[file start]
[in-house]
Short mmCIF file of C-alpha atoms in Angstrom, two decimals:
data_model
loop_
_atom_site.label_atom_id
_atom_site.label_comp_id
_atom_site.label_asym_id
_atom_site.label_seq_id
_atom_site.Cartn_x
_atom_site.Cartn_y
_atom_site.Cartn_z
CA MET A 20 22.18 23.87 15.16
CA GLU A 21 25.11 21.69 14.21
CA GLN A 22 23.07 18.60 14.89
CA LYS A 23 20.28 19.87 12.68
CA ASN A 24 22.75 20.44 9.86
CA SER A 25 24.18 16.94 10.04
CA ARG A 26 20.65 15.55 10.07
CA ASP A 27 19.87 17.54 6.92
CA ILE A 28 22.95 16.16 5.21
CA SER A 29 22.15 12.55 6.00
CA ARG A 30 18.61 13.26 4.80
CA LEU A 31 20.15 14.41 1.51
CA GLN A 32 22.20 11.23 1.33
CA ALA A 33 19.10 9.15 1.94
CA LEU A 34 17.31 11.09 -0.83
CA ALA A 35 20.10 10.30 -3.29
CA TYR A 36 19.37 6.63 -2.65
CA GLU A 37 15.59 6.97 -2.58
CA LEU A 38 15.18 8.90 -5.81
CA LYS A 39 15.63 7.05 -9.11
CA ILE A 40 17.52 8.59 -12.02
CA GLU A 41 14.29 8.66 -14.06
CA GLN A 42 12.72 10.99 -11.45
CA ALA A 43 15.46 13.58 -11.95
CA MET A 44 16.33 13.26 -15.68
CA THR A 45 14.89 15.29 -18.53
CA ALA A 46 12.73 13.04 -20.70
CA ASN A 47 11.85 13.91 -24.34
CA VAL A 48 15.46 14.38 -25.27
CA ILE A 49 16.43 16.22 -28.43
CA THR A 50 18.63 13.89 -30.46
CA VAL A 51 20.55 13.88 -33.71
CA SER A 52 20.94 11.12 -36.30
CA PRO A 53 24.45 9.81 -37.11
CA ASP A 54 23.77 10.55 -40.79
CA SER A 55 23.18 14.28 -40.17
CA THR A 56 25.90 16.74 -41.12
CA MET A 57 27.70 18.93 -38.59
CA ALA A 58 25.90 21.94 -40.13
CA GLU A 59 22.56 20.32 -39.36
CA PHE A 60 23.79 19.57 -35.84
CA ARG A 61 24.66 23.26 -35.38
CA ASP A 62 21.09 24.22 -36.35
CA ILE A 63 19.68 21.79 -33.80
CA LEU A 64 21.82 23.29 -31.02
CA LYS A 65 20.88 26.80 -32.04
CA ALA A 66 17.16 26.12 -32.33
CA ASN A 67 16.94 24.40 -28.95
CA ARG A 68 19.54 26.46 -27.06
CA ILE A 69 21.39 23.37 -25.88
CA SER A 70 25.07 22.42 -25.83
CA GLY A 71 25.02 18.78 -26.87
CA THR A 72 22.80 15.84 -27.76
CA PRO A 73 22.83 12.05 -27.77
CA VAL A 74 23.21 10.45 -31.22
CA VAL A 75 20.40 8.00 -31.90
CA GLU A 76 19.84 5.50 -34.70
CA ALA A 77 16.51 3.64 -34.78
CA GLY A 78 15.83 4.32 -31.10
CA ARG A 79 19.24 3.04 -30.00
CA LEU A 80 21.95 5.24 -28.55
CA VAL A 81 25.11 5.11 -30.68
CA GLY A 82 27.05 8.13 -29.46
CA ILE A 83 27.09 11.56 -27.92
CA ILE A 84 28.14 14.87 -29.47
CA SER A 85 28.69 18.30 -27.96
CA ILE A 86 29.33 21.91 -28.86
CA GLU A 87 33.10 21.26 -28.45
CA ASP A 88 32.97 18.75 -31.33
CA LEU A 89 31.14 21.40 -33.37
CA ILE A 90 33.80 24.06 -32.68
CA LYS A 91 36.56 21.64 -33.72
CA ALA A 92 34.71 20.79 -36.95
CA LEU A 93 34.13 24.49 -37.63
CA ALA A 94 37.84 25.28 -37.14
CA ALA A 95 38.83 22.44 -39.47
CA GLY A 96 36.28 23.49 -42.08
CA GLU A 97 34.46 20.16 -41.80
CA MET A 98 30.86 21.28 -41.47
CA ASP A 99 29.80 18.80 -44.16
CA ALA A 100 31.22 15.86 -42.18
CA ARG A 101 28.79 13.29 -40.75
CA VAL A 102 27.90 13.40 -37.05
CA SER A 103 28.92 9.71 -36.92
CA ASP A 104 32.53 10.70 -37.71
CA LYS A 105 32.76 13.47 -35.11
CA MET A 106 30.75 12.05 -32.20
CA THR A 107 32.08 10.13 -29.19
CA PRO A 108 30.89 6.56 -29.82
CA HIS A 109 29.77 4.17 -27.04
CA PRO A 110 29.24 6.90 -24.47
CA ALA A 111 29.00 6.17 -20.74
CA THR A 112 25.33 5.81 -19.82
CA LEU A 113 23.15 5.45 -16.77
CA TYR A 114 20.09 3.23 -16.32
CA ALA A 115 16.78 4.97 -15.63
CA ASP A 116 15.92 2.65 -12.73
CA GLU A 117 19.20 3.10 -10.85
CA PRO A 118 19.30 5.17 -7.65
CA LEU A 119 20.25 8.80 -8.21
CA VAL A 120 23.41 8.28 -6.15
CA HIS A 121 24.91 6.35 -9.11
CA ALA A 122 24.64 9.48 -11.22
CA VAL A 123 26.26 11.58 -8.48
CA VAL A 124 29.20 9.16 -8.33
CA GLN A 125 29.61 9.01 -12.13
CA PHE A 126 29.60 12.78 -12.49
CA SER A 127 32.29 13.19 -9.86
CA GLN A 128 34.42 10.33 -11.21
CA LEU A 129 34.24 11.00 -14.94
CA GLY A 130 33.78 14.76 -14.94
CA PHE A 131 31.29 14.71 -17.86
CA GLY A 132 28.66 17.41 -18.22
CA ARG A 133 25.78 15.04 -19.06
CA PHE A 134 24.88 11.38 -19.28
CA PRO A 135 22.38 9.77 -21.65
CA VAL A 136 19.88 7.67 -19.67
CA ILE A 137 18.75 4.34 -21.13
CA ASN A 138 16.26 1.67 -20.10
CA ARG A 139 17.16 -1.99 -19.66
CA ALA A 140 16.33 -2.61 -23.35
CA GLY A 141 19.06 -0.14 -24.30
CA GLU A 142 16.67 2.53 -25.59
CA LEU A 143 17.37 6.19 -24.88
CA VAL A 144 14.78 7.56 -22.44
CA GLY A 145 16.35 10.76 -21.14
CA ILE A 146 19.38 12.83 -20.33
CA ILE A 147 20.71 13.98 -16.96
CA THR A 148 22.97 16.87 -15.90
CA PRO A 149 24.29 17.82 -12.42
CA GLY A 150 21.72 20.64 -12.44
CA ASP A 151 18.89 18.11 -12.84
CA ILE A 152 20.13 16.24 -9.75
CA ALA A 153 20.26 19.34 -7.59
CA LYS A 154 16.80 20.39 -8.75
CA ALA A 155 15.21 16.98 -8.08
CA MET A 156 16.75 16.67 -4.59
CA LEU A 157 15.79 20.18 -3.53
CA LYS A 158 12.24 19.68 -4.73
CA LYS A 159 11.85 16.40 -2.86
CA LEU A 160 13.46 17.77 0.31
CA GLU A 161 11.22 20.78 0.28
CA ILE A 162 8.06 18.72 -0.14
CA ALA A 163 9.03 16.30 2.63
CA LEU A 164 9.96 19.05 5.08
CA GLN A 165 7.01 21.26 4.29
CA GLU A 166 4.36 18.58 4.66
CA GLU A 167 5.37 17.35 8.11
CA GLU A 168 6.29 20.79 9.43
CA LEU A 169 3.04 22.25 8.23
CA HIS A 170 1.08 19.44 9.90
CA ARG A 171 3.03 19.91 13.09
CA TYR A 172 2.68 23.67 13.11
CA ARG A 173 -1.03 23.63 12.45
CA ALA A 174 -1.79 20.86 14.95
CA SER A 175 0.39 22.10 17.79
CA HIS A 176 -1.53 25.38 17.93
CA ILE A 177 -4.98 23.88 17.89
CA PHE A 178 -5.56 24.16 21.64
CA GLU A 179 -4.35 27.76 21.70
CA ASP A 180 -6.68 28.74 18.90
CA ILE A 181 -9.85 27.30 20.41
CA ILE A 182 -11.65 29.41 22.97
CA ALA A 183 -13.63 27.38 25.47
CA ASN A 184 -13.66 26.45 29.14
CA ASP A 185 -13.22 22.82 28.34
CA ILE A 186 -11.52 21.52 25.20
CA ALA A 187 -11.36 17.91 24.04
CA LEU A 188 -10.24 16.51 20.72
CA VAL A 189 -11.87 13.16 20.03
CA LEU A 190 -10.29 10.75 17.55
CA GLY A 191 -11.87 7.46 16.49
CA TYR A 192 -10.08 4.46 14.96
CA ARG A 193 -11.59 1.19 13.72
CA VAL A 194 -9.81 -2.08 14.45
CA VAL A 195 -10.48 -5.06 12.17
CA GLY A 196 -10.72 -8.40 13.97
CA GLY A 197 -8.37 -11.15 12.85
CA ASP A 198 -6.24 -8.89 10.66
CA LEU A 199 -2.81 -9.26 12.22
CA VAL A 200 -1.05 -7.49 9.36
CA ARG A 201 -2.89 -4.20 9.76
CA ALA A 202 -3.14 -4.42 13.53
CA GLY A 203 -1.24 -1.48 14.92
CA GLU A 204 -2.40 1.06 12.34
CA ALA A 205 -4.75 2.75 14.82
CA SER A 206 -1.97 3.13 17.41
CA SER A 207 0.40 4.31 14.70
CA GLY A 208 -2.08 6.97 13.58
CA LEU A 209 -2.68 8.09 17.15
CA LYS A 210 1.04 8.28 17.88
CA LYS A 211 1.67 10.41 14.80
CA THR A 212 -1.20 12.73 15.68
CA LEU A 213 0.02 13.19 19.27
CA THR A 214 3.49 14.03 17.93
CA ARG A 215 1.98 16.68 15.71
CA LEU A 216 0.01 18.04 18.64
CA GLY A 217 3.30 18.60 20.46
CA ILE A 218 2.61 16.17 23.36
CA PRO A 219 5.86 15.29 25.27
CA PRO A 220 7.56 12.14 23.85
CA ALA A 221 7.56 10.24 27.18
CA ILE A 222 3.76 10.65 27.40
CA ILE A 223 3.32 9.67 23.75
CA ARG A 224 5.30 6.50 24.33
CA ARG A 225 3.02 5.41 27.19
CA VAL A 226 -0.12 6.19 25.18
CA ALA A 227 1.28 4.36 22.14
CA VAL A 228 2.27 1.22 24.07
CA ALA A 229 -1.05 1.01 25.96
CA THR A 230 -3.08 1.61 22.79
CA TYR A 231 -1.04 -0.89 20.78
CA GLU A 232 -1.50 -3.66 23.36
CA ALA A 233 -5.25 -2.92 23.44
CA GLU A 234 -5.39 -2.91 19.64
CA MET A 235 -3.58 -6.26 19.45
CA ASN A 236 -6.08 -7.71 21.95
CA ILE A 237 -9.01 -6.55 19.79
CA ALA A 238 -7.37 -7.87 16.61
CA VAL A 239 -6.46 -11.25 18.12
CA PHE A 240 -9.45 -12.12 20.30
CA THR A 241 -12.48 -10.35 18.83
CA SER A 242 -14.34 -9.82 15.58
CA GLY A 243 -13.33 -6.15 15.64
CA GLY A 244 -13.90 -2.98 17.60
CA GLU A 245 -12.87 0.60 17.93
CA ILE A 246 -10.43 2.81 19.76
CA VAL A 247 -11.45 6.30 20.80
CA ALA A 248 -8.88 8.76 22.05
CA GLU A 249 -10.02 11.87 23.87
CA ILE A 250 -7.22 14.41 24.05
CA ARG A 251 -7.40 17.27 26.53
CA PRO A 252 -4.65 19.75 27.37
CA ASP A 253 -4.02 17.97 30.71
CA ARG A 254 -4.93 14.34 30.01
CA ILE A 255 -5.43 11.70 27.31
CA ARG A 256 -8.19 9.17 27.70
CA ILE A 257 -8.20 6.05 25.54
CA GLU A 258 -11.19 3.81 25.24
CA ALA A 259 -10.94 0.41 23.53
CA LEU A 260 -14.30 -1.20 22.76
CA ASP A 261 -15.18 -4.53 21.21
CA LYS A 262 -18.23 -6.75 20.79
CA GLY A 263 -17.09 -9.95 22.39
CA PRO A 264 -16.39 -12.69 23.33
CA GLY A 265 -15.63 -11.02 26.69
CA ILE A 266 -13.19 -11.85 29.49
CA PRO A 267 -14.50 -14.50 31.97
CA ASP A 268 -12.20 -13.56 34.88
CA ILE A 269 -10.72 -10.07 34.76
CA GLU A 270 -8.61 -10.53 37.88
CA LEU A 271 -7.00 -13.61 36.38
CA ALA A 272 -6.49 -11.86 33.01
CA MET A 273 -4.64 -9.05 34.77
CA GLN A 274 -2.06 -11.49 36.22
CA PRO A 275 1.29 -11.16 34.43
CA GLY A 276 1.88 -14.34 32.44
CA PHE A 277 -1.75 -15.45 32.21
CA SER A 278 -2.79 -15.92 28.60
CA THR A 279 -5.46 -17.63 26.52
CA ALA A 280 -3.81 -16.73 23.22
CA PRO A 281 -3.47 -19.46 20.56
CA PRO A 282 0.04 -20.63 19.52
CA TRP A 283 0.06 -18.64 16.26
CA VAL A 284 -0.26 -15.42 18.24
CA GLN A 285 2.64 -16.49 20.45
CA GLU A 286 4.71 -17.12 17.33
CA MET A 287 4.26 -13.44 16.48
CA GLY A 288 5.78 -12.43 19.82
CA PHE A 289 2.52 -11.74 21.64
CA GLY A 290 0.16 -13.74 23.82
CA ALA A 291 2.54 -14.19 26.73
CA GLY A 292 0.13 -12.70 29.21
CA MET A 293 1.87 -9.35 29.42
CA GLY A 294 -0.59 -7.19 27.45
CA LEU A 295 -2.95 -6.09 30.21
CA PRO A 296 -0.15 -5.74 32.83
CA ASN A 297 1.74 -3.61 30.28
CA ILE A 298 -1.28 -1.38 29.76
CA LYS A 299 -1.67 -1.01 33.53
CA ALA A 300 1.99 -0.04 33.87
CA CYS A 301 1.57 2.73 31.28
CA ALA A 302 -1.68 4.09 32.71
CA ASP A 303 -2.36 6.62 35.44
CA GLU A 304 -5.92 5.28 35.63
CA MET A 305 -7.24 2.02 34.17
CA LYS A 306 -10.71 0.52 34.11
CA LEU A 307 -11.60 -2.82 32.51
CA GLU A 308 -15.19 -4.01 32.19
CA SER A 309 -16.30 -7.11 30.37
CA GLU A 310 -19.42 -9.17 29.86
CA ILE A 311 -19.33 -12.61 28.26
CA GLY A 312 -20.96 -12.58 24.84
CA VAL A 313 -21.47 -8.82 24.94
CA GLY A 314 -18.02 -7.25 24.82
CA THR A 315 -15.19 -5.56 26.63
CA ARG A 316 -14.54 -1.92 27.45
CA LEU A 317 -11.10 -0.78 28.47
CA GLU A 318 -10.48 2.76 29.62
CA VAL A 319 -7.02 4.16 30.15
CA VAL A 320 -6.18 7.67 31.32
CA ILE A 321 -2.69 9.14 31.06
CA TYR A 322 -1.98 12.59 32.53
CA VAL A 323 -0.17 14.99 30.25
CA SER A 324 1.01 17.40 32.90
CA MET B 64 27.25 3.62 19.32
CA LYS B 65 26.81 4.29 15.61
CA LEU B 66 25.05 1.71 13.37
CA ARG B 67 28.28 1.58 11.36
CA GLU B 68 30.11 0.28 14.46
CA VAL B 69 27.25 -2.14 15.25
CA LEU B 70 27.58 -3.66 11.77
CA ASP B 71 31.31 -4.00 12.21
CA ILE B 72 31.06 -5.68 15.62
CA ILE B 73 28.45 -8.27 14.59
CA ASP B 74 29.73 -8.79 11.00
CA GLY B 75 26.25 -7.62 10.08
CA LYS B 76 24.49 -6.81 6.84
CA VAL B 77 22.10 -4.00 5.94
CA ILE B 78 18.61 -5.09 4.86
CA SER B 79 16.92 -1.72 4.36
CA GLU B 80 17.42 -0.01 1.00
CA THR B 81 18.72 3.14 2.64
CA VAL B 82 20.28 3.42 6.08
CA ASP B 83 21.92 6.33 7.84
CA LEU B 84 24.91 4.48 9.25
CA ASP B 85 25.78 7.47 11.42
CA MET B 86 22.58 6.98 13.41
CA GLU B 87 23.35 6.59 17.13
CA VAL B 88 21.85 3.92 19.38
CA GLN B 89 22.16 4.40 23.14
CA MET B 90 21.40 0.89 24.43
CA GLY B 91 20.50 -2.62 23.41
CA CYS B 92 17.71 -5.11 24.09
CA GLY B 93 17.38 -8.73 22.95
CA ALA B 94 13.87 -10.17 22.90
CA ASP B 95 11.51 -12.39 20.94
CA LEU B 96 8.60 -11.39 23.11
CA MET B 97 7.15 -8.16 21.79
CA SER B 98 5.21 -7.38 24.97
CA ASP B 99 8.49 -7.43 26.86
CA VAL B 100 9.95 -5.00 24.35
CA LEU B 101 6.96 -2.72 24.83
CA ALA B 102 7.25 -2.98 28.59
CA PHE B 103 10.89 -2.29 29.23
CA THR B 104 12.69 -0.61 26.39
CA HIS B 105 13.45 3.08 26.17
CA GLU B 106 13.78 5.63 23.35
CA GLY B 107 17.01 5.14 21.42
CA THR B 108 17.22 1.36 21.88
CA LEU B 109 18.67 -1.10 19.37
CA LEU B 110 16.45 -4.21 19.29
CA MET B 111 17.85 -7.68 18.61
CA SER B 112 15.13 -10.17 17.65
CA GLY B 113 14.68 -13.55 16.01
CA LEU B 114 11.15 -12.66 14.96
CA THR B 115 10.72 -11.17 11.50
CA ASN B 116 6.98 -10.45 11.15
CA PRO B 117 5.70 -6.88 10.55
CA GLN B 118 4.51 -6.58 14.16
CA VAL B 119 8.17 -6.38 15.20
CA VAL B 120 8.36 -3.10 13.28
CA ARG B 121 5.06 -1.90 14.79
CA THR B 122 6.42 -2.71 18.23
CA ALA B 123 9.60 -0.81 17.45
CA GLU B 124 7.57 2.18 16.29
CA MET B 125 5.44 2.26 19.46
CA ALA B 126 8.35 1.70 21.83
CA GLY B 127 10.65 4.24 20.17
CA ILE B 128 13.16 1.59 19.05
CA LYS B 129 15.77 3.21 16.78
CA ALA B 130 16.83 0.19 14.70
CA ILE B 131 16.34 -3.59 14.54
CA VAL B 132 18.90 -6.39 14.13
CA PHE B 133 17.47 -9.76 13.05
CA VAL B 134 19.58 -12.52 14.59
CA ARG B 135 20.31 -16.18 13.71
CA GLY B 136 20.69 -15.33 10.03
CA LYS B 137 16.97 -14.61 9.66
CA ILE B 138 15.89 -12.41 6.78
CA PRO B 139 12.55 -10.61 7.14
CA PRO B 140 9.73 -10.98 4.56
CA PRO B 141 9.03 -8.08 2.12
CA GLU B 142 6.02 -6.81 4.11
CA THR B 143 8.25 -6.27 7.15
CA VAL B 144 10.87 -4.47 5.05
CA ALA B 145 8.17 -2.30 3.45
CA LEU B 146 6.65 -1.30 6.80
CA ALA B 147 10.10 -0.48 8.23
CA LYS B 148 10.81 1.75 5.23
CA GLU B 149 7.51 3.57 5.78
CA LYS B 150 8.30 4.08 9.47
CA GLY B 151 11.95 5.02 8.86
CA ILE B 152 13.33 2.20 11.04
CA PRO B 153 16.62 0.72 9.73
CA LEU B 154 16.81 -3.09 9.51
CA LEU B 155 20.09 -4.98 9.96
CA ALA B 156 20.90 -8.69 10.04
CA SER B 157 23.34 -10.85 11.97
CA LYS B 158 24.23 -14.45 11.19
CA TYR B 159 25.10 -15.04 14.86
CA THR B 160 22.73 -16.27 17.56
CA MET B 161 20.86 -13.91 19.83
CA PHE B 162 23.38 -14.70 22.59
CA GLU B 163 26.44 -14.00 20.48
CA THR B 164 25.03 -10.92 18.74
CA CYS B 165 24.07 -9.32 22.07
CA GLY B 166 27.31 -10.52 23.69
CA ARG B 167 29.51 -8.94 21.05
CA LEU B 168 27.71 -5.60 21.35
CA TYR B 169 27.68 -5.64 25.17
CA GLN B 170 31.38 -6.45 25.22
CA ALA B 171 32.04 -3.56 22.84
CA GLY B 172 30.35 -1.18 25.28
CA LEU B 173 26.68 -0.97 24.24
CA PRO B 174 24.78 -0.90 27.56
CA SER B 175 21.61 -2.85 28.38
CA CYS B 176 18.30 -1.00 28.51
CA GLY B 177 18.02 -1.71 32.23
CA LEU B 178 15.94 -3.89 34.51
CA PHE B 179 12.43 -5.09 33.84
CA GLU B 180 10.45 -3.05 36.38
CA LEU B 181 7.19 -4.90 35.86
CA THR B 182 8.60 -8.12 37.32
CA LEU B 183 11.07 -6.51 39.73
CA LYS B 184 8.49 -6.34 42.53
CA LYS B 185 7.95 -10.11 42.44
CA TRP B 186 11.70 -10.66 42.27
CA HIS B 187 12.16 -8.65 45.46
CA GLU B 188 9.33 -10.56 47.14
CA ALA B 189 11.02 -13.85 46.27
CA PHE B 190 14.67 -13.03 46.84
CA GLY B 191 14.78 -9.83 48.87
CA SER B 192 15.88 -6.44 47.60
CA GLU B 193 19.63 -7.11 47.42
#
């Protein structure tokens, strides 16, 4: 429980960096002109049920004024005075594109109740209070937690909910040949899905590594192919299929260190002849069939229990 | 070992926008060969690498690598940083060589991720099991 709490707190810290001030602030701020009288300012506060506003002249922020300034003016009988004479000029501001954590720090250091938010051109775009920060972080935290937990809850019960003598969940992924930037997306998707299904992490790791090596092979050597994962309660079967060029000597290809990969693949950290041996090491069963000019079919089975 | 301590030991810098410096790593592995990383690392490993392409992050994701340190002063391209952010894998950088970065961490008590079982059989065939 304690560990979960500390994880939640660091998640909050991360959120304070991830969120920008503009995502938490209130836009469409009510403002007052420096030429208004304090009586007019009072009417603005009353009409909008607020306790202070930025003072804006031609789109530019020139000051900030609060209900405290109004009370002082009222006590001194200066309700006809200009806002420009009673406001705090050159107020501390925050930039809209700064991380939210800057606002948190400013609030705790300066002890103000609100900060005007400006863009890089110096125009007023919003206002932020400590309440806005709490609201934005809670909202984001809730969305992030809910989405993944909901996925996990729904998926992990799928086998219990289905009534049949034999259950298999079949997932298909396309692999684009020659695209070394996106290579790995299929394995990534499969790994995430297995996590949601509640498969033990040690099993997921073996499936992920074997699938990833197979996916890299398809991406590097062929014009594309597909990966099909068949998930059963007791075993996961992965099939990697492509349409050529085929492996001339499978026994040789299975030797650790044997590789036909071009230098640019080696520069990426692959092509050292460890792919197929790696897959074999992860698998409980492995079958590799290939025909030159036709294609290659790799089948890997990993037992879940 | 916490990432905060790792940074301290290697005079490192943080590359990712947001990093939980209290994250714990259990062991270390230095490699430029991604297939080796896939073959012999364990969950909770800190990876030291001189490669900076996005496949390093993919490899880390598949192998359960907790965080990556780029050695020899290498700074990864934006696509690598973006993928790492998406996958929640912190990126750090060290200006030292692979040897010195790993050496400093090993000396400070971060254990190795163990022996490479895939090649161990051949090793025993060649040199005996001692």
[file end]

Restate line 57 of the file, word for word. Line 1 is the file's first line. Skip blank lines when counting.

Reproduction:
CA LYS A 65 20.88 26.80 -32.04